I wonder if a network, for example internet, will take more or less energy if more compression is enabled. More compression would take more CPU and thus more energy but on the other hand it would be less data to transmit.
It's a common misconception that it takes less power to not transmit user data. The truth is, every interface that's "up/up" is continuously transmitting -- either user data, or an idle pattern. It's not like the laser is off when there's no packet to send. Without digging into the vagaries of signal encoding, it's a fairly uniform power draw.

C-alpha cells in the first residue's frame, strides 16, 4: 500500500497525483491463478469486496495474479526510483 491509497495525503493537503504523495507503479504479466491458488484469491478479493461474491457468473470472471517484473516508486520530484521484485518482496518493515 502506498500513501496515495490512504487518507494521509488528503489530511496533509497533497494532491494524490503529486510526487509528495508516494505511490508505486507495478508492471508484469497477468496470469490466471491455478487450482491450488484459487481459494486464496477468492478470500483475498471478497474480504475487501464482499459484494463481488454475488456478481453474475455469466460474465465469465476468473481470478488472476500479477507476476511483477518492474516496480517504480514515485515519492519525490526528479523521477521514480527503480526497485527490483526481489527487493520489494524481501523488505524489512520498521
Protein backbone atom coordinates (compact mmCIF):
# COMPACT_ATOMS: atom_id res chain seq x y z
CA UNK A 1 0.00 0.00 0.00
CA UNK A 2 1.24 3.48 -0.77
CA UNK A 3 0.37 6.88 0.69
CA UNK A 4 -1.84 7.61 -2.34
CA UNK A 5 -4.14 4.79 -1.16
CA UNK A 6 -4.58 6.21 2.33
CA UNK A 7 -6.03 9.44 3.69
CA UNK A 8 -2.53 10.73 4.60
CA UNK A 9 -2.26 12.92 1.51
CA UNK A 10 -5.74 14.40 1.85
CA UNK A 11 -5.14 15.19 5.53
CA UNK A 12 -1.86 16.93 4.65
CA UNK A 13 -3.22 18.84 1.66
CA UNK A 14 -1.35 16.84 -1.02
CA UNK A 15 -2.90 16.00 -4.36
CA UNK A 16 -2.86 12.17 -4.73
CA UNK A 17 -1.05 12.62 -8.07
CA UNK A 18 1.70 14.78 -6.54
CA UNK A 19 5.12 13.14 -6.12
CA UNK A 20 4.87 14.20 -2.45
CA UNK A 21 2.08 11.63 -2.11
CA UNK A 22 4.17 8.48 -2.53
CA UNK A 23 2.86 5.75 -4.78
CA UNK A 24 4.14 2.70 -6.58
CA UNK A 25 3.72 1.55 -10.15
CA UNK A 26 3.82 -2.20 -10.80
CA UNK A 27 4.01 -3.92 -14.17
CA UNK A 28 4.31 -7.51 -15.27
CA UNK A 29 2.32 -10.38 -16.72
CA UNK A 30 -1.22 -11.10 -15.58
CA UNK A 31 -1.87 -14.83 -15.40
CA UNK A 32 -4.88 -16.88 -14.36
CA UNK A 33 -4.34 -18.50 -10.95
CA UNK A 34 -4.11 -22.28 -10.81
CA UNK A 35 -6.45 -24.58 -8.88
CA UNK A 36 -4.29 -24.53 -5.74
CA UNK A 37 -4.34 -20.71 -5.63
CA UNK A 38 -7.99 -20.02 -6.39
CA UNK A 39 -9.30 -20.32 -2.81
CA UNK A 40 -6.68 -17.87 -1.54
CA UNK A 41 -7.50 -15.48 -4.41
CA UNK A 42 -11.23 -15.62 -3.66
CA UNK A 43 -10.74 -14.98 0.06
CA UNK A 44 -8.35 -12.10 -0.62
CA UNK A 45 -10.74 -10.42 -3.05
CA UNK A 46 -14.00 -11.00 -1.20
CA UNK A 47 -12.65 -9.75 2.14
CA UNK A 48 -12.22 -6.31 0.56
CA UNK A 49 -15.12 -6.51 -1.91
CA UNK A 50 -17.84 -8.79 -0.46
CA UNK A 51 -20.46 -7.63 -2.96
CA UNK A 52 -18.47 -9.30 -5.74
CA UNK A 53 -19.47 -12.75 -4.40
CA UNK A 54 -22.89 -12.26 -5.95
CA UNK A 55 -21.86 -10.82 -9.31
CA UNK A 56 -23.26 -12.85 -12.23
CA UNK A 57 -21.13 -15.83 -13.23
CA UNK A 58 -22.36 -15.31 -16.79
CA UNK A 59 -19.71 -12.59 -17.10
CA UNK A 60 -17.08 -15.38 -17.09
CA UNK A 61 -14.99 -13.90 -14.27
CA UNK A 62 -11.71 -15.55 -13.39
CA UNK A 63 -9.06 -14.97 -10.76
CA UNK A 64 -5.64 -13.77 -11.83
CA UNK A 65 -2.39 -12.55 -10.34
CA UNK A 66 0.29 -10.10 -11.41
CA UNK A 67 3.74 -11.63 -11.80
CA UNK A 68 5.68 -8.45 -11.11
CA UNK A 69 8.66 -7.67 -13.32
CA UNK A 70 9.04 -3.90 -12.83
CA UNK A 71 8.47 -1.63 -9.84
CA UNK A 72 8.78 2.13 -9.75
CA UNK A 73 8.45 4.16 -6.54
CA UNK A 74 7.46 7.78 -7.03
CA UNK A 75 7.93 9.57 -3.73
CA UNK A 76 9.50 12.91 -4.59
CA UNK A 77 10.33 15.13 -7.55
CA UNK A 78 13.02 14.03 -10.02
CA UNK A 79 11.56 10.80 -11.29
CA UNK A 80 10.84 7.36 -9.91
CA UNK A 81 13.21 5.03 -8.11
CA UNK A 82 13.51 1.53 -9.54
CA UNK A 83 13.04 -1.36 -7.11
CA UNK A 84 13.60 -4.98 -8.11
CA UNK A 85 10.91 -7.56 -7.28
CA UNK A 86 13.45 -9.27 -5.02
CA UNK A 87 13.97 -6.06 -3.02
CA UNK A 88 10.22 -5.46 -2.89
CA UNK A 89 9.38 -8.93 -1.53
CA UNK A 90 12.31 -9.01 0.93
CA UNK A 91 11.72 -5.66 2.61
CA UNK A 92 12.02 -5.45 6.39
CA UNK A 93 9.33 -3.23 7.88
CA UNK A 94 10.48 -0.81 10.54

When you add in compression, you're adding additional hardware and/or increasing the processing (computational) load. That hardware and processing takes power. How much depends on a number of factors: efficiency of the hardware, complexity of the compression algorithm, interface speed, etc. The reason to use compression is not to save power, but to save bandwidth. (i.e. make a slow link a bit faster.)